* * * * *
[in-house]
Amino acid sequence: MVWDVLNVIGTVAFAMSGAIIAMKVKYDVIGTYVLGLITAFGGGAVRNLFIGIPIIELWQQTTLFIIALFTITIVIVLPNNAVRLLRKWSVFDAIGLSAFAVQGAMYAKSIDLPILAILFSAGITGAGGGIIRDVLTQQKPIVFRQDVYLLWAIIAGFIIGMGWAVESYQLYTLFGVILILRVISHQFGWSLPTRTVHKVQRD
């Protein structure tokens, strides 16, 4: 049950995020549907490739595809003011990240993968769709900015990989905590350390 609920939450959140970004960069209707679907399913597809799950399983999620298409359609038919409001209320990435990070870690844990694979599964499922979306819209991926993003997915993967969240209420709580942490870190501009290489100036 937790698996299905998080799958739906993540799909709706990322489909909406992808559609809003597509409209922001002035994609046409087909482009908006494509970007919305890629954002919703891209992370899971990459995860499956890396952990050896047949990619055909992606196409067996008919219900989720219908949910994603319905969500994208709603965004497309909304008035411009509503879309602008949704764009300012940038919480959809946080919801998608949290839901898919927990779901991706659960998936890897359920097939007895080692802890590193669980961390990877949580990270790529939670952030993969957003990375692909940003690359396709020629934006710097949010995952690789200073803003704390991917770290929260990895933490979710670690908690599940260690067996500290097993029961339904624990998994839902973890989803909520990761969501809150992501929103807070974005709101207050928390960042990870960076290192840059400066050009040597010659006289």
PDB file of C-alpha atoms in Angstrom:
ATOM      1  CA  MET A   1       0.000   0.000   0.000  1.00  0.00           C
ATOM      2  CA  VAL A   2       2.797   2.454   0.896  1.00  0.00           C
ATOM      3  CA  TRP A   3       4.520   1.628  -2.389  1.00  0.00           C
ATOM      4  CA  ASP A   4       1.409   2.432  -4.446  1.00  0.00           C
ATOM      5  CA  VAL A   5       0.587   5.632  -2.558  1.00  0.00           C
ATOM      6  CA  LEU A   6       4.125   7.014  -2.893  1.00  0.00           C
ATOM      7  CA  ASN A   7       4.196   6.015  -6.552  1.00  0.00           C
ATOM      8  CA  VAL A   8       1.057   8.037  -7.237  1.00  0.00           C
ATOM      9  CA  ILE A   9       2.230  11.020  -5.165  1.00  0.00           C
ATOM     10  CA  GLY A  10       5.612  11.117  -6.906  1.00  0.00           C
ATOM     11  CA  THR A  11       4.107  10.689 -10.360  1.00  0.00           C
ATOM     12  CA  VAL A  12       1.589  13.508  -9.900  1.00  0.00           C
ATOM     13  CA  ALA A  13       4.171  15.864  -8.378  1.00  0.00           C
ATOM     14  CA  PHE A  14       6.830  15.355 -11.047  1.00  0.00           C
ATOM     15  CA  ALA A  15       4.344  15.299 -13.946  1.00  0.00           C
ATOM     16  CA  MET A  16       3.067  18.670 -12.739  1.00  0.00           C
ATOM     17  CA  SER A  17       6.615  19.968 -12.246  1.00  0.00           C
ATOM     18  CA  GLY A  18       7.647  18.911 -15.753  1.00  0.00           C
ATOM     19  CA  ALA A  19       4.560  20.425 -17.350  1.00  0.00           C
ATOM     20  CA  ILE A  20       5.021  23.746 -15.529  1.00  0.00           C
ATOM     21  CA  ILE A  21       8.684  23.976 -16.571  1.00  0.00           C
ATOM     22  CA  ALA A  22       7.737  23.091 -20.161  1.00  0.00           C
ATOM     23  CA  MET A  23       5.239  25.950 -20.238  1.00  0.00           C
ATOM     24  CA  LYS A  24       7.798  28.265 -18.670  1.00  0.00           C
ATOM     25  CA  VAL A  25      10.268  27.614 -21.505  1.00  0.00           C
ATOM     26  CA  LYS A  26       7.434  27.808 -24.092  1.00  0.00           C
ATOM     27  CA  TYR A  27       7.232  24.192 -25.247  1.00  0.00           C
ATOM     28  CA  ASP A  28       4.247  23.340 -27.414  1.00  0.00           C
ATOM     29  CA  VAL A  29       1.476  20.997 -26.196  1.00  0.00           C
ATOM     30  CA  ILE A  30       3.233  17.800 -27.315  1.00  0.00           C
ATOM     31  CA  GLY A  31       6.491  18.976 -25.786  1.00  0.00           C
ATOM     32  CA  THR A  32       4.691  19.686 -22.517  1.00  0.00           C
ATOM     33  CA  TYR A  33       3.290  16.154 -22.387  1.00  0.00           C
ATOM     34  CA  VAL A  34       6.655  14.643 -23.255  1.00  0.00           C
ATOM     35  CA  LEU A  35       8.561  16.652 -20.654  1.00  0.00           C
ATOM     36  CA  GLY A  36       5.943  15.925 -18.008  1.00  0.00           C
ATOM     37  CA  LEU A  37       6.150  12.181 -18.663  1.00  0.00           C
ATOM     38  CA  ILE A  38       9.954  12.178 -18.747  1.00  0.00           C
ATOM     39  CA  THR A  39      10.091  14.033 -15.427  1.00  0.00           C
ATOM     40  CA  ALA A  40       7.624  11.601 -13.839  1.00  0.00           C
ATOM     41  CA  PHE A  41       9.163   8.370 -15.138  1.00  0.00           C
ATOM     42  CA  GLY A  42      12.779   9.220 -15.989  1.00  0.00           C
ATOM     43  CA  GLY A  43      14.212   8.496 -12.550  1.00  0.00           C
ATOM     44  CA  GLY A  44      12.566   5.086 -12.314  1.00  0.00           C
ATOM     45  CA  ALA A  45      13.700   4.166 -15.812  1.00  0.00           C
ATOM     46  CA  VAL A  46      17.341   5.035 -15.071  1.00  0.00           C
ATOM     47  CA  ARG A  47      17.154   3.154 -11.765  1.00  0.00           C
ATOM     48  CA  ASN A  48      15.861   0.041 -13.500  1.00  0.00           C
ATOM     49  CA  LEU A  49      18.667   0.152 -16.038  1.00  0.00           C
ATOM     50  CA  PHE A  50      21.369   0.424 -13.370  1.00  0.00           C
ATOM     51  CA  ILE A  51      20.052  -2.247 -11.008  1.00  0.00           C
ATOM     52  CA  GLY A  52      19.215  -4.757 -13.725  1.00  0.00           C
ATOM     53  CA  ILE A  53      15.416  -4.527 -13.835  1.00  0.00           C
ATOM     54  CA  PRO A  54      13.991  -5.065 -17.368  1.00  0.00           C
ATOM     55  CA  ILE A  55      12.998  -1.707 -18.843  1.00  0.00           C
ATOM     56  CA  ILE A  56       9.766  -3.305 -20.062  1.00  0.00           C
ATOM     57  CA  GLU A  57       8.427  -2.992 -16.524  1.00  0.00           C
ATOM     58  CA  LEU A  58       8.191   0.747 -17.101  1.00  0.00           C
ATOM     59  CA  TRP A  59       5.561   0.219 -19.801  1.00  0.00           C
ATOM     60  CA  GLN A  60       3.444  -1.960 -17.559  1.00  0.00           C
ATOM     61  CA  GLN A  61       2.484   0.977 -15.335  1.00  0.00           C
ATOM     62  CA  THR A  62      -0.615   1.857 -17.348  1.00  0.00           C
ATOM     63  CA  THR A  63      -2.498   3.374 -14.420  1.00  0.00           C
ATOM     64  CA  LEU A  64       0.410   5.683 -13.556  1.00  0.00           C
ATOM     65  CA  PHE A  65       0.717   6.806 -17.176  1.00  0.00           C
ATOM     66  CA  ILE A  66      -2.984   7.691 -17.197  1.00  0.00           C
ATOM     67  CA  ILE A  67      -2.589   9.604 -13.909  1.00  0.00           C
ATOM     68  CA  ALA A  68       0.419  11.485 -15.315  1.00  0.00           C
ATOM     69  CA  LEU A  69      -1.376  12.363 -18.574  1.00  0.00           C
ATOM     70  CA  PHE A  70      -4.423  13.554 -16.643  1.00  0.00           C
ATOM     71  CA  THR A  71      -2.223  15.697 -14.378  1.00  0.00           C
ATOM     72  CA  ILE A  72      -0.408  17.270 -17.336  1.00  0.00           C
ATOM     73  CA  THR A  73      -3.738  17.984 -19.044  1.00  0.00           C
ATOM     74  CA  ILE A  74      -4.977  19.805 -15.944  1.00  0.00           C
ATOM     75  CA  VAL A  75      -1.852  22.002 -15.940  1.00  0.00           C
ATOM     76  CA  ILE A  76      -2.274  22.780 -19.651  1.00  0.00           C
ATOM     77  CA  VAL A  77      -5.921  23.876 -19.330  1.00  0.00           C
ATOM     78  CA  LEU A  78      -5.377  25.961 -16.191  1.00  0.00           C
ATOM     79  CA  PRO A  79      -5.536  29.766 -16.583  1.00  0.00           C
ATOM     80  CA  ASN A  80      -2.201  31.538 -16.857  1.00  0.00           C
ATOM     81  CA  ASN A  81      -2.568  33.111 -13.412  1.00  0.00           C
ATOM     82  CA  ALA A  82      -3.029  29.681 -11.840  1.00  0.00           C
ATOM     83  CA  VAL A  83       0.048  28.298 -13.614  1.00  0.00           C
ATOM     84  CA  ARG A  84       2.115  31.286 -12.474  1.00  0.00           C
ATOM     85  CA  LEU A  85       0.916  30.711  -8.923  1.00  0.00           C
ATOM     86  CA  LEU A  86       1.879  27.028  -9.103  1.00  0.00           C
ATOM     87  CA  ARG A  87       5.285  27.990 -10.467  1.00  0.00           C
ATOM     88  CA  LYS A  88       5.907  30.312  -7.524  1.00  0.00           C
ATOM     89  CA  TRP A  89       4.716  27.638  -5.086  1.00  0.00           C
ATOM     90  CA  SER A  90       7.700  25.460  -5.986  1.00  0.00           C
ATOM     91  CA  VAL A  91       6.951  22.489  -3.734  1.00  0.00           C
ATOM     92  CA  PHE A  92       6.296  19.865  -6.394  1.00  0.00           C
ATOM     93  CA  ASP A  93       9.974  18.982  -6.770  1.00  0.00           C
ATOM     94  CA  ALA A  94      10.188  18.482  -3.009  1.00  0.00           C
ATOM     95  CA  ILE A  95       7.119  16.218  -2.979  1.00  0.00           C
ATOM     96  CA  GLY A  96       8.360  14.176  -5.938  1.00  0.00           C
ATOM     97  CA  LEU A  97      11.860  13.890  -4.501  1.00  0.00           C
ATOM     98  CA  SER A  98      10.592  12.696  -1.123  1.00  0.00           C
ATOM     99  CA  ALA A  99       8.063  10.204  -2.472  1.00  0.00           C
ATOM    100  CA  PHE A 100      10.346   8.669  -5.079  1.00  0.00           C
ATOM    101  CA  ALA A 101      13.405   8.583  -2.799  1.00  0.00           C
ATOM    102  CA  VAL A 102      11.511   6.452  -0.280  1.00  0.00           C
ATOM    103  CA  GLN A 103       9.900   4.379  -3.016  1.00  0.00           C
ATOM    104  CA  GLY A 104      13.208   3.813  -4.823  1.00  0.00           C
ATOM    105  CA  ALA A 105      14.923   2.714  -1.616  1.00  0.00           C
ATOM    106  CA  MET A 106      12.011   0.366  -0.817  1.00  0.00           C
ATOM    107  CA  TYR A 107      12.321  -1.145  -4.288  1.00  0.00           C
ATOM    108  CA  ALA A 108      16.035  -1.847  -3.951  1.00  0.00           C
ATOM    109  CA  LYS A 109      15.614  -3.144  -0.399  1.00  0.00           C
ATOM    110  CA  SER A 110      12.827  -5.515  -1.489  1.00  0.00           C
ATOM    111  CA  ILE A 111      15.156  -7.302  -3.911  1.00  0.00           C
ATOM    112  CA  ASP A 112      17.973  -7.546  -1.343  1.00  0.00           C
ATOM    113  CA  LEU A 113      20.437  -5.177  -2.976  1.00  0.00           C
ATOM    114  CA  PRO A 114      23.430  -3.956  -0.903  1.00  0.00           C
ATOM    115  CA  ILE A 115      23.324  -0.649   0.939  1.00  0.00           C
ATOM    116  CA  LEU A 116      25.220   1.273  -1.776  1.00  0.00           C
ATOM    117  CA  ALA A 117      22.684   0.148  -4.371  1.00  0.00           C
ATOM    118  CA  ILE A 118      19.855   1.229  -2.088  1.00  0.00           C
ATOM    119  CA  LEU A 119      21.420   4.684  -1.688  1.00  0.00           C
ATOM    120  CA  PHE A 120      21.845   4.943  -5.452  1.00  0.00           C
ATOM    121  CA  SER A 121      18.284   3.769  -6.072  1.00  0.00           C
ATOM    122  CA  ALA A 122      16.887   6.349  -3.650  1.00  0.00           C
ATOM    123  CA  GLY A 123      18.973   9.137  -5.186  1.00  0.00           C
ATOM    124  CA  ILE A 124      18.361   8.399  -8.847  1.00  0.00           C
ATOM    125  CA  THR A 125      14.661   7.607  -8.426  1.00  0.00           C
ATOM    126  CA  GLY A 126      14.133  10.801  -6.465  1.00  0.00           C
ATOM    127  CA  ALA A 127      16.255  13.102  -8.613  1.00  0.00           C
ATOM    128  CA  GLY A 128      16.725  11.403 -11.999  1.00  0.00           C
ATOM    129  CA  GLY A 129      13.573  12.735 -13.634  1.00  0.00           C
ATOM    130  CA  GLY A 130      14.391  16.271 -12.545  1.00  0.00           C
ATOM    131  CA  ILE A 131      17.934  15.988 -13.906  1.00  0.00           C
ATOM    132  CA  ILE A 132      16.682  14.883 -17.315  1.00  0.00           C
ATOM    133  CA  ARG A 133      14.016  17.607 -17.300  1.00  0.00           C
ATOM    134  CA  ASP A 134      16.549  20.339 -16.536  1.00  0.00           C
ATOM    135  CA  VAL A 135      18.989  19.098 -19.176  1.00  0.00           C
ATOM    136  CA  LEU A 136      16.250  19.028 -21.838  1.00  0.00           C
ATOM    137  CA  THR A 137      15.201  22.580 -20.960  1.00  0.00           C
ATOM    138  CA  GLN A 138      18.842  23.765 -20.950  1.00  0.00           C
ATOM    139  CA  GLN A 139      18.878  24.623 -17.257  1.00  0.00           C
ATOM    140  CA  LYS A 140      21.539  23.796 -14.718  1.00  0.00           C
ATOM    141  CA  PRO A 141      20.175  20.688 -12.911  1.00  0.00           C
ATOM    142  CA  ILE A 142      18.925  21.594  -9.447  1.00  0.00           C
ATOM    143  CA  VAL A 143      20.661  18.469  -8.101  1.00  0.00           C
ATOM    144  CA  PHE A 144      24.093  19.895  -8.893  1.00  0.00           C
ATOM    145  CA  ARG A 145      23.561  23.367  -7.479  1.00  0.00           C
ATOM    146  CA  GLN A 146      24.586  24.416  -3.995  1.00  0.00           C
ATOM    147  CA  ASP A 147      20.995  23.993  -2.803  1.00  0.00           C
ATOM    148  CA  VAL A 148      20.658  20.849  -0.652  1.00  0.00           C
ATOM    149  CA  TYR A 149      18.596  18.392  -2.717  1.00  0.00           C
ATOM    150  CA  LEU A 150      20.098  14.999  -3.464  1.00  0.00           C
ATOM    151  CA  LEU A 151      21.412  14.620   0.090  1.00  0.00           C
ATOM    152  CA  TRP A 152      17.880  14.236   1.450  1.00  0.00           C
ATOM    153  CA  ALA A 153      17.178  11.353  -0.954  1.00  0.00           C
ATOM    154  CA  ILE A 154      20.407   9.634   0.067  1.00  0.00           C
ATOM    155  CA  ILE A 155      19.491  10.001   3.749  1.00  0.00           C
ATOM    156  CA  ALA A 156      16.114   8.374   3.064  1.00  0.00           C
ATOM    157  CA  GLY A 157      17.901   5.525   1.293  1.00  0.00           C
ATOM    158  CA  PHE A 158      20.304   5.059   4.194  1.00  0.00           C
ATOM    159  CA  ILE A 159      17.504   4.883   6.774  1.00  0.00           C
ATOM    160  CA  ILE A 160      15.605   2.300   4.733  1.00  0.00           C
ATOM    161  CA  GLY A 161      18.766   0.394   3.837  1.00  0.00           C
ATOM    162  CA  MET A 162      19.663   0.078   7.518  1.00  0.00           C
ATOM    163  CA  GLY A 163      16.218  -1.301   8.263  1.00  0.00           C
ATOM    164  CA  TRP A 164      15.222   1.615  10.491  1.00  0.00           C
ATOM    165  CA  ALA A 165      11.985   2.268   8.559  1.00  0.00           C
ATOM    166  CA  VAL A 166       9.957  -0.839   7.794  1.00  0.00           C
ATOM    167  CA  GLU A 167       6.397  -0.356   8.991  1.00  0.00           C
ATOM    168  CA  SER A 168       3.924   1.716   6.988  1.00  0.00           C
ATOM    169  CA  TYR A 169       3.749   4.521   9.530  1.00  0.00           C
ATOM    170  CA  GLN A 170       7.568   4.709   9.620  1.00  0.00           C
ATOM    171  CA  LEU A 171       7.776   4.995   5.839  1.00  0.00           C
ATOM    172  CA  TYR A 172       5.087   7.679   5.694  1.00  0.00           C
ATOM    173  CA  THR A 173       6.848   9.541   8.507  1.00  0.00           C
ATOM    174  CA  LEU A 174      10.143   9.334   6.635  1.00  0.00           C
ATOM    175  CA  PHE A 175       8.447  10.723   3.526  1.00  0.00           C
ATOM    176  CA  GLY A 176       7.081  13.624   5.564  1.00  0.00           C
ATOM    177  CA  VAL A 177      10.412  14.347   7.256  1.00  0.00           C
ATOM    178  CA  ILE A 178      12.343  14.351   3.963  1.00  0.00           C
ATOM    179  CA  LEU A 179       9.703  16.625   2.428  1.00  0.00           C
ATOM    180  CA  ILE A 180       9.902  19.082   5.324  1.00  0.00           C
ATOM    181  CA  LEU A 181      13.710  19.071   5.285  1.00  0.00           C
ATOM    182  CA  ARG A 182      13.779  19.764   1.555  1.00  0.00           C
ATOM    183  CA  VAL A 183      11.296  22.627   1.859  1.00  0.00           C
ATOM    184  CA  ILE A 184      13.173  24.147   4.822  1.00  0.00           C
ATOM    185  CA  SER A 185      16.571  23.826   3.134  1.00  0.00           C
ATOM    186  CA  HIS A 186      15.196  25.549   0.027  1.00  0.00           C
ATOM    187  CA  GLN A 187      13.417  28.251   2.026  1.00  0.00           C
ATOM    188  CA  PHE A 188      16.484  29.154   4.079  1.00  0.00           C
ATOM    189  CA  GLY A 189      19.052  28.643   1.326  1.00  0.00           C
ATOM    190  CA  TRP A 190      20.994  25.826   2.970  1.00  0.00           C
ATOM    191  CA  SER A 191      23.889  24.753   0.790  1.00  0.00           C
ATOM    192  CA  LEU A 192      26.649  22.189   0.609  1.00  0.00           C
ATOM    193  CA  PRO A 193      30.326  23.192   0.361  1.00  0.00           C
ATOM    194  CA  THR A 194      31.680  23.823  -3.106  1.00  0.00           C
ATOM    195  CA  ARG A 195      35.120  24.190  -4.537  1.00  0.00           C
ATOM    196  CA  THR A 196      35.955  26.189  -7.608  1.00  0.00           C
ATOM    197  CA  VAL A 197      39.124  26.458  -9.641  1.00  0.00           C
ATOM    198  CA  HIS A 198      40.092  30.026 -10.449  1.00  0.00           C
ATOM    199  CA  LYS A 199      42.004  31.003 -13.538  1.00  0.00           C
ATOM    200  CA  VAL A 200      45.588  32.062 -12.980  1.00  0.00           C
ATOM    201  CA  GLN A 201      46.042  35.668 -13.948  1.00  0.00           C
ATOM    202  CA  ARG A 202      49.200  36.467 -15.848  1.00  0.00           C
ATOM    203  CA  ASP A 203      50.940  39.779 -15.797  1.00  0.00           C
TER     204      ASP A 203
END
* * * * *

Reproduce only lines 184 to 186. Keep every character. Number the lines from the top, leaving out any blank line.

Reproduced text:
ATOM    180  CA  ILE A 180       9.902  19.082   5.324  1.00  0.00           C
ATOM    181  CA  LEU A 181      13.710  19.071   5.285  1.00  0.00           C
ATOM    182  CA  ARG A 182      13.779  19.764   1.555  1.00  0.00           C